Now compare that to the whole Star Citizen scenario: Funding began around Oct.2012 – one month before Elite Dangerous. They continued this drive to the tune of over $85 against a predicted production cost of only $10 million. Targeted delivery was Nov.2014 and that date has already been shoved past the 2016 mark.

      So here we have two games, both of which raised money on Kickstarter:

      Elite Dangerous raised barely 25% of the money needed for production (the company footed the rest of the bill from their own pockets), said it would take 2 years, was delayed by 9 months, and in the end released a finished product that did exactly what it said on the box.

      Star Citizen, raised more than eight times their original funding goal, also predicted two years, is also more than 9 months overdue, has responded to this delay by adding more than another year to their development, and in the end has thus far released… a few tech demos.

      This could almost be a “Gallant and Goofus” cartoon.

      Not be construed as biased – Mr.Smart, of all people, should understand the foils of “feature creep.” Most of the negative opinions that have been lain upon the Battlecruiser series could be directly attributed to precisely this problem – trying to cram too much into one game. The difference here being that in BC3000 the sheer mass overwhelms the player. In Star Citizen it’s overwhelming the developers themselves.

      In a sense this could even be said to affect one of the few complaints that I’ve heard about Elite Dangerous: With literally billions of star systems, and only a finite number of humans on this planet to play the game, their game universe is simply too big. A billion stars divided by a couple hundred thousand players turns into an overwhelming sense of isolation, as there would be literally tens of thousands of stars per person playing the game – the odds of ever seeing another player are statistically slim. While that’s not “feature creep” per se it is another example of how a game design (or a feature of it) can simply become so grandoise that it actually hurts the end product. “After enough decimal places, nobody gives a damn.”

      There is one other aspect of Star Citizen’s lofty goals that I’m sure others have noticed but maybe the media hasn’t been paying enough attention to, and that is this: “Will my system run it?” The original game promised – far more limited in scope & ambition – looked like a current generation starfighter sim. Or, to put another way, something that the vast majority of current day PC configurations made of modest parts & with modest budgets, could handle. Yet as more & more crap gets spackled onto this project, well, the bigger the load that the end user’s PC is going to have to carry. More hard drive space, more bandwidth, more RAM, better graphics card, etc. We’ve already seen the hurdle still being faced by developers simply trying to drag the majority public up from 32 bit to 64 bit. What happens if/when the game is finally finished and there’s so much epic crap in it that no one with anything less than a $5000 Alienware rig can even boot it up?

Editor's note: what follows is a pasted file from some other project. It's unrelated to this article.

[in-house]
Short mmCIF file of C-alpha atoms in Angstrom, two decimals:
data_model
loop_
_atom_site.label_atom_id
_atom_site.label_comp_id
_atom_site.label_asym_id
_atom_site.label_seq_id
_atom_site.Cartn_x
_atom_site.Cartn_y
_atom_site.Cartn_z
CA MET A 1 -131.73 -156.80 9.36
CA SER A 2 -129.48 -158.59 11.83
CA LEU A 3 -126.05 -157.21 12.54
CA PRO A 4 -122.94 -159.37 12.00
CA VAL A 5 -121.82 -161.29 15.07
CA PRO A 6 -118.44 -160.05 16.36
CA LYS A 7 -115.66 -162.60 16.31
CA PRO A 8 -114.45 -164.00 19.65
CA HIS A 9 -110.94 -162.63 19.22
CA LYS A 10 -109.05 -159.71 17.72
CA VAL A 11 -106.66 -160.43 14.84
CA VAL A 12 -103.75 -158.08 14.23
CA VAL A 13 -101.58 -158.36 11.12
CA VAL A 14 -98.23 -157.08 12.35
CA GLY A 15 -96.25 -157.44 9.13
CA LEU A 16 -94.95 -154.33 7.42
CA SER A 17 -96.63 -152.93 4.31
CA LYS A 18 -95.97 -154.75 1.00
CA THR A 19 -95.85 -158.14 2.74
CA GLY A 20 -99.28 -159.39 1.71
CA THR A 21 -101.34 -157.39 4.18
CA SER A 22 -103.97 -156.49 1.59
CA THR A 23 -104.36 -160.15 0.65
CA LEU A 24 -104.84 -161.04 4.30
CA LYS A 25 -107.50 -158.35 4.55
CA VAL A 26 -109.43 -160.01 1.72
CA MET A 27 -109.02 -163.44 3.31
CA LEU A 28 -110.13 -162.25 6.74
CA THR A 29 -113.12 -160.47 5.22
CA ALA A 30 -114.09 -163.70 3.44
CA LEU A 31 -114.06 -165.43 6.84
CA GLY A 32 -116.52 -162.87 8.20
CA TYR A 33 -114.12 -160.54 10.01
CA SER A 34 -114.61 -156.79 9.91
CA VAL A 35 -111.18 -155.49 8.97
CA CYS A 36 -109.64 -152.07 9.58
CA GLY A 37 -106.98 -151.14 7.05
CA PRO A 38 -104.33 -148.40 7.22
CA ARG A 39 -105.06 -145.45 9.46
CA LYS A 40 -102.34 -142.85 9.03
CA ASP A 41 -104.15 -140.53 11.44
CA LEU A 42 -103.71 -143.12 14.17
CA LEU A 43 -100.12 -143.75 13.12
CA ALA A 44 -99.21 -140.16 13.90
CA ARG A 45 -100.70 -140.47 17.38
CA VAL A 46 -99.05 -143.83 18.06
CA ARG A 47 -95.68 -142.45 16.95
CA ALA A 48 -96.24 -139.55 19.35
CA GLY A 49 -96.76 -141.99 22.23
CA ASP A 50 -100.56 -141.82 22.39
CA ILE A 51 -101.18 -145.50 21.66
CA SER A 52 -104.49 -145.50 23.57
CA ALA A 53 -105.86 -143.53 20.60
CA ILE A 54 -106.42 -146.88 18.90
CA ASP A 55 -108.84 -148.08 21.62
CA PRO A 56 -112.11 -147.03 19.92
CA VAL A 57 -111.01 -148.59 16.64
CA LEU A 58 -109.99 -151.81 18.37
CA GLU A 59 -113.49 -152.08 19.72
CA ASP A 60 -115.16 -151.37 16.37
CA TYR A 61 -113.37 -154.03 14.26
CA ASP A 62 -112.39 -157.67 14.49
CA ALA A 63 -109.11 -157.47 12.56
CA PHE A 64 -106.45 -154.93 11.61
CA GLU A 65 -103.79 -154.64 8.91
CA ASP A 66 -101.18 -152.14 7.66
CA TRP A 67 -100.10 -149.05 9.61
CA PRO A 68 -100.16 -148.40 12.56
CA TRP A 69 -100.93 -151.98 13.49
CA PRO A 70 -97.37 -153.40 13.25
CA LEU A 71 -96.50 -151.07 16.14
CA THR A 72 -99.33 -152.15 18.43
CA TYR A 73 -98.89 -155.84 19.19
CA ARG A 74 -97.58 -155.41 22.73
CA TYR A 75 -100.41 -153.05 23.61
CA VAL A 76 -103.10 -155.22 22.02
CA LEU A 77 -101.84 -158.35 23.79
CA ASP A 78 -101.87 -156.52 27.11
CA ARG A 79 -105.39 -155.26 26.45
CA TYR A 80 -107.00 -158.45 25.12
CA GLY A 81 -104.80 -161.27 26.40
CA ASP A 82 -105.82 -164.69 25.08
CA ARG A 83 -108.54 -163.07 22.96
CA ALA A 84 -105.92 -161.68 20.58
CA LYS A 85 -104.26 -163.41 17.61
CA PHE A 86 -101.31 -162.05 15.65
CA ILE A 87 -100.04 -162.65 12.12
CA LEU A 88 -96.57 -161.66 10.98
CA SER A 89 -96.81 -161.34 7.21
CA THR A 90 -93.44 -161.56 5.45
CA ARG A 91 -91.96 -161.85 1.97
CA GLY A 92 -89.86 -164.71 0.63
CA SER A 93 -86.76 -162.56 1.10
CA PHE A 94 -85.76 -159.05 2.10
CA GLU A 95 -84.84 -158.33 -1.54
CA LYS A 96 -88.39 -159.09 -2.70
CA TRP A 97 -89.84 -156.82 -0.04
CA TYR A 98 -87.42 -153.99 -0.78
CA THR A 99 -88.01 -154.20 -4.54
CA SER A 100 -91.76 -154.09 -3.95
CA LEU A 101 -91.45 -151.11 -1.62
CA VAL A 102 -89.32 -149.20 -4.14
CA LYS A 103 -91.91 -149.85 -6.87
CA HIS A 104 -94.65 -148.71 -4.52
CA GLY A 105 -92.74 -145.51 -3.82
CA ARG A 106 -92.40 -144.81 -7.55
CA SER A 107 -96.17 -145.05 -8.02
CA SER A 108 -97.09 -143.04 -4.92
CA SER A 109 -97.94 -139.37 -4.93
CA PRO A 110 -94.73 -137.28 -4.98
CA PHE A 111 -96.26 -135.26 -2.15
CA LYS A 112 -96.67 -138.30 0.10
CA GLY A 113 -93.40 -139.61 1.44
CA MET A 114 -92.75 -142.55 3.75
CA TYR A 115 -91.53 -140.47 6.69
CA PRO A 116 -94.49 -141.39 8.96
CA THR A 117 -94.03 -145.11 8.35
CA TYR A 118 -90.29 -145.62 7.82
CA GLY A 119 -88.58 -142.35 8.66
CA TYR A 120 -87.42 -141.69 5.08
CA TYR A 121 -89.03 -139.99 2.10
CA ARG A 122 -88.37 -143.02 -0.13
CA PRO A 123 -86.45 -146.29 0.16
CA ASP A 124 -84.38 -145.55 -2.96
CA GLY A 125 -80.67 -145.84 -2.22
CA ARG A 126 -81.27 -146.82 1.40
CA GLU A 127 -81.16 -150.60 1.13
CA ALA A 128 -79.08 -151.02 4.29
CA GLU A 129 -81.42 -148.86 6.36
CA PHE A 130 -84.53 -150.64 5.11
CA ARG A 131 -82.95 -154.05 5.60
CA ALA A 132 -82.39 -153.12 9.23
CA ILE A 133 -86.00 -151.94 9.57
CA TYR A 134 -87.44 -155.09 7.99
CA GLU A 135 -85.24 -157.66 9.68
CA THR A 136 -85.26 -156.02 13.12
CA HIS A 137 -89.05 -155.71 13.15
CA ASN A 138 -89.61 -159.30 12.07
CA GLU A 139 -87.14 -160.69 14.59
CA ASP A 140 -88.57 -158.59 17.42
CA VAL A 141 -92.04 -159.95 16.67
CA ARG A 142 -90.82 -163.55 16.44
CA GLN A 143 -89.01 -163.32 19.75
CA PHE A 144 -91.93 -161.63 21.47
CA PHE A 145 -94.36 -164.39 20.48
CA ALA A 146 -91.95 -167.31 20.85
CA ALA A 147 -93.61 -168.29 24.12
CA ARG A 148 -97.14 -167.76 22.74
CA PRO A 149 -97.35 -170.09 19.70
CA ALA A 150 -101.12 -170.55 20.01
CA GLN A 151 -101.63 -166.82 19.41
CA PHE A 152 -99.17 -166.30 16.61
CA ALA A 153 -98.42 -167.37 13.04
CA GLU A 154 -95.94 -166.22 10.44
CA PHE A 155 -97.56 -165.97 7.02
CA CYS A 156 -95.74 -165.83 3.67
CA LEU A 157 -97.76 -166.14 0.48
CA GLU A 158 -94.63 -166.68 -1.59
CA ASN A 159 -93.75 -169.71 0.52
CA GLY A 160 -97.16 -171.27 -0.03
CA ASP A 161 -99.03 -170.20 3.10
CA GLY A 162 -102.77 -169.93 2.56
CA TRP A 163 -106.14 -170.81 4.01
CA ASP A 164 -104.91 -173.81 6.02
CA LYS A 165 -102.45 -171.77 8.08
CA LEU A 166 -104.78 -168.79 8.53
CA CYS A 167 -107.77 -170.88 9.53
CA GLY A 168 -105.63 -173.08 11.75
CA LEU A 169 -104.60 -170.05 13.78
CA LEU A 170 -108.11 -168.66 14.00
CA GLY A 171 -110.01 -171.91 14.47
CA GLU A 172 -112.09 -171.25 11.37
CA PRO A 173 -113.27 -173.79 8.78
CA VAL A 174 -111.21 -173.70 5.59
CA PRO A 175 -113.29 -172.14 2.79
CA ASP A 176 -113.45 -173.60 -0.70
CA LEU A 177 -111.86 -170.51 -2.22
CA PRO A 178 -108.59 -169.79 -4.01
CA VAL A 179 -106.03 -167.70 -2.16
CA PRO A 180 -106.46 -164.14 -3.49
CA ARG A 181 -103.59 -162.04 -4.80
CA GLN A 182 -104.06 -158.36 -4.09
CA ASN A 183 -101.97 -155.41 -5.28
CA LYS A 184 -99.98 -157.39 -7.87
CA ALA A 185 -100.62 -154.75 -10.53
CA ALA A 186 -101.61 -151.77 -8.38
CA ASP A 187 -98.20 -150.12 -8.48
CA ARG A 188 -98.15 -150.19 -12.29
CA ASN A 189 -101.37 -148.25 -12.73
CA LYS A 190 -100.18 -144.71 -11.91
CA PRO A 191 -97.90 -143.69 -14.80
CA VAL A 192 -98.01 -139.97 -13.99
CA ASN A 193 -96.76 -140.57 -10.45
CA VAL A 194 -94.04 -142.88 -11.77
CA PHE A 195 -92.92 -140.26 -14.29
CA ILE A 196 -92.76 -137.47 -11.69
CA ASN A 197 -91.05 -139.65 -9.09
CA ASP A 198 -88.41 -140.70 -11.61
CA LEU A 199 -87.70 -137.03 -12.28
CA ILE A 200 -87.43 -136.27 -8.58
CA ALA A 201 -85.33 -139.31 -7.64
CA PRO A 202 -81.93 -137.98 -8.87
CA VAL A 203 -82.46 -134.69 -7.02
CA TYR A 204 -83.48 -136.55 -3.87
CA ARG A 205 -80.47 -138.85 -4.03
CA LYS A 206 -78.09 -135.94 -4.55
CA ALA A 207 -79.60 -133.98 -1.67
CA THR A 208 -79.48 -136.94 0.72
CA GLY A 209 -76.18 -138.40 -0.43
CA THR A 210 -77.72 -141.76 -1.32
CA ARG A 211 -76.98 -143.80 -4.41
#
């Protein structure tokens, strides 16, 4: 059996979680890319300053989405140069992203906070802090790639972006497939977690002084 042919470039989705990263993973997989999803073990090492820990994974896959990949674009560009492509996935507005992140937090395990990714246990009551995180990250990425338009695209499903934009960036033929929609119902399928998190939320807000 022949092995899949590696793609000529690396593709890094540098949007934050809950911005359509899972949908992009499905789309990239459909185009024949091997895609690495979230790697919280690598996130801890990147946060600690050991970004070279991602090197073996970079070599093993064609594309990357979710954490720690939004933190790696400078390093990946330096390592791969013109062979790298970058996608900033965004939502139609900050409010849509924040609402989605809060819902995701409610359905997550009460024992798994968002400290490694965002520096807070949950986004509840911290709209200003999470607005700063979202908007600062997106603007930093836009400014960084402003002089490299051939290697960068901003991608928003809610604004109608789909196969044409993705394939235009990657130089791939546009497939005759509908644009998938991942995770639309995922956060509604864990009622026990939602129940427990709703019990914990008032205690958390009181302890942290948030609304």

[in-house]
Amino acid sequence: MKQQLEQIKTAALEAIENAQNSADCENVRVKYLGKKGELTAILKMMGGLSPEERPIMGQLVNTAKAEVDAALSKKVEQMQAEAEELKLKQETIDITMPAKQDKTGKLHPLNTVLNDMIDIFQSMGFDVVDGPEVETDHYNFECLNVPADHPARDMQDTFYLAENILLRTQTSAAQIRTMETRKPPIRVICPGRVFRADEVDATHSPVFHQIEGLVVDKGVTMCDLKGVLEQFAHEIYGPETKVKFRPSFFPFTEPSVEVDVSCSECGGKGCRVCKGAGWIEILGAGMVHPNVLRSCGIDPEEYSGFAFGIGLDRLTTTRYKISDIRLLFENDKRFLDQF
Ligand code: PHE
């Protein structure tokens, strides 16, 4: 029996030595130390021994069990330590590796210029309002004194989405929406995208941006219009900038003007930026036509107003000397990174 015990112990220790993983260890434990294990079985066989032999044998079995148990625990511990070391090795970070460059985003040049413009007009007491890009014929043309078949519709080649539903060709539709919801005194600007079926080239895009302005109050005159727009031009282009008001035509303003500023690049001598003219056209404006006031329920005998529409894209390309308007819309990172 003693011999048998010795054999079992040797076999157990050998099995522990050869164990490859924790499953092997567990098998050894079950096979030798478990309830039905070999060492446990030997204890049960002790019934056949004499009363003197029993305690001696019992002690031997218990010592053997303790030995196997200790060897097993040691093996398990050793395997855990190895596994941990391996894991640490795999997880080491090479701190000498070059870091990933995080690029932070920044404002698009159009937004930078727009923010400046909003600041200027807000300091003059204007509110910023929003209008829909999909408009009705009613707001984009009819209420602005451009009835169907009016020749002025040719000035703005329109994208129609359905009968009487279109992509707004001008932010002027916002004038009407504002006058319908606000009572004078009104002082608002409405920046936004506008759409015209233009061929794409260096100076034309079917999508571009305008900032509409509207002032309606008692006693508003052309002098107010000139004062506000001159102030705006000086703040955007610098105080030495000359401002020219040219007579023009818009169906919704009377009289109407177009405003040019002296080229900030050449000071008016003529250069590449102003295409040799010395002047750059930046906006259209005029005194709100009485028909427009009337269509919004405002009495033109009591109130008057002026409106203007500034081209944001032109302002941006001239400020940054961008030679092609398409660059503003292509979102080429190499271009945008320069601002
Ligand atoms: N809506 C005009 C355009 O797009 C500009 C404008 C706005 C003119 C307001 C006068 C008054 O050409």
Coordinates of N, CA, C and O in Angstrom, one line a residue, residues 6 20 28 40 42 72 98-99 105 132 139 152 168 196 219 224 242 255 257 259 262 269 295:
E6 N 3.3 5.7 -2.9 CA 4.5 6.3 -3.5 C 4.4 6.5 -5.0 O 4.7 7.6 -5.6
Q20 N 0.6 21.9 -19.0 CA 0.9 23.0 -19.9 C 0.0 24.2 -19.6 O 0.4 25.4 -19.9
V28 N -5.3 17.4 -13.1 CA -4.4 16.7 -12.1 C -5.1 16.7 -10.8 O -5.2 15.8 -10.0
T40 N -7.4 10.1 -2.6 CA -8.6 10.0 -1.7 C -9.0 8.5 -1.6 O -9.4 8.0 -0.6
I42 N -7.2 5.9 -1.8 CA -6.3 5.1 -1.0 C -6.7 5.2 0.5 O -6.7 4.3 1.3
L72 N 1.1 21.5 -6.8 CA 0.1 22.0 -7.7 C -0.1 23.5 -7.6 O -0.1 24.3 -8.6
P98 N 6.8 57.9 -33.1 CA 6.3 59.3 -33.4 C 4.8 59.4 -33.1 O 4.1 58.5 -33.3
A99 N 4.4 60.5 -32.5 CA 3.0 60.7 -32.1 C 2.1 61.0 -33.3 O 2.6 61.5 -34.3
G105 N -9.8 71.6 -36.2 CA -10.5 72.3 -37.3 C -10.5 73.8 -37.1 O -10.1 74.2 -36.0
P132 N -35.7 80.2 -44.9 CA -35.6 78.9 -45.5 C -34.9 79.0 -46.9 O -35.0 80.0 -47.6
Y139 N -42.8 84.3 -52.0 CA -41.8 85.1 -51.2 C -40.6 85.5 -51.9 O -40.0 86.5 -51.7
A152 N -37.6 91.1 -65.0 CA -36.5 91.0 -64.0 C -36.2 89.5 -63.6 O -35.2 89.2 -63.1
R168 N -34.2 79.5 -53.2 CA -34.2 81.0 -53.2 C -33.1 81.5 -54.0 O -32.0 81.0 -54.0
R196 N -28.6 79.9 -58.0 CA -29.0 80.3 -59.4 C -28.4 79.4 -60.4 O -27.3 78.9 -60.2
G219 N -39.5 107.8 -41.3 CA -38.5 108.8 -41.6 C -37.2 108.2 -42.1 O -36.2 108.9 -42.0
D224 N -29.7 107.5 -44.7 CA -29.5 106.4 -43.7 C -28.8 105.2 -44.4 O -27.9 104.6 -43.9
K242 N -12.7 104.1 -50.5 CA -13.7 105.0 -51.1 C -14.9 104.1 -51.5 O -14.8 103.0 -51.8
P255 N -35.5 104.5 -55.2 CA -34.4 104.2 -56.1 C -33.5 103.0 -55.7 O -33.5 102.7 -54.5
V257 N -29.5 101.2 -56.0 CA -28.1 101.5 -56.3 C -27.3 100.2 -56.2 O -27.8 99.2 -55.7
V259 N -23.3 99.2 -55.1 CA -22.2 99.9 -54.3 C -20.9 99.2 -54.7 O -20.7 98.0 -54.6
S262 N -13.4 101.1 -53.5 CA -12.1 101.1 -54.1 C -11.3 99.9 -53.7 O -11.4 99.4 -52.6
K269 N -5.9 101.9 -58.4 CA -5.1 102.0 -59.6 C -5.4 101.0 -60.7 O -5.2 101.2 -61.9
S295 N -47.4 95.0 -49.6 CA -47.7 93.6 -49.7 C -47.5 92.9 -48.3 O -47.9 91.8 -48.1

In other words, what happens when all those people who only pledged $20 or so find out that they can’t actually play the game once it’s done? This is a very real problem, by the way: I used to play a very obscure game called “Battleground Europe/WW2OL” – another game that tried to dream bigger than they could deliver. For literally over a decade players have been begging for new unit types to be added to the game and time & again the developers have to tell them “no” and always for the same reason: Not enough RAM. Not themselves, of course – they could easily add a dozen more new types of tanks, planes and whatnot to the game, server side. The problem is that people still running 32 bit WinXP computers with 516mb video cards could not run such a game client – and that’s exactly what most of their players are using. So until such time as literally everyone in the game runs out and gets a 64 bit system with 8gig+ of RAM everyone is just SOL.

      So again, what happens when Star Citizen gets so much feature bloat that all those low-bidders, the $20 pledge people who don’t have cutting edge systems – because they can’t afford them – can no longer play the game that they’ve already paid for? At that point we can add “Bait and Switch” to their list of sins. What will Mr.Roberts tell these unfortunate peasants who won’t be attending this week’s exclusive auction of $3000 spaceships aboard his private yacht? Call me skeptical, but I don’t think he’s going to give a crap. I think he knows exactly what he’s doing with his current high-roller targeted fundraising.

      1. Von, I have to apologize in advance for not being able to respond in detail to your eloquent and unbiased post. In fact, I read it, clapped, read it again so I could except some of it to respond to. Then I said screw that, clapped some more and decide to just write this reply instead.

        Then decided to back to work on the .05 patch release of Line Of Defense that’s going live within the hour.

        ps: You nailed this (below). In fact, despite my repeated attempts (even in this blog whereby the feature image with the lingerie says it all) to outline this very thing in my blogs (especially the first one), people still forget that I speak from experience in specifically this regard.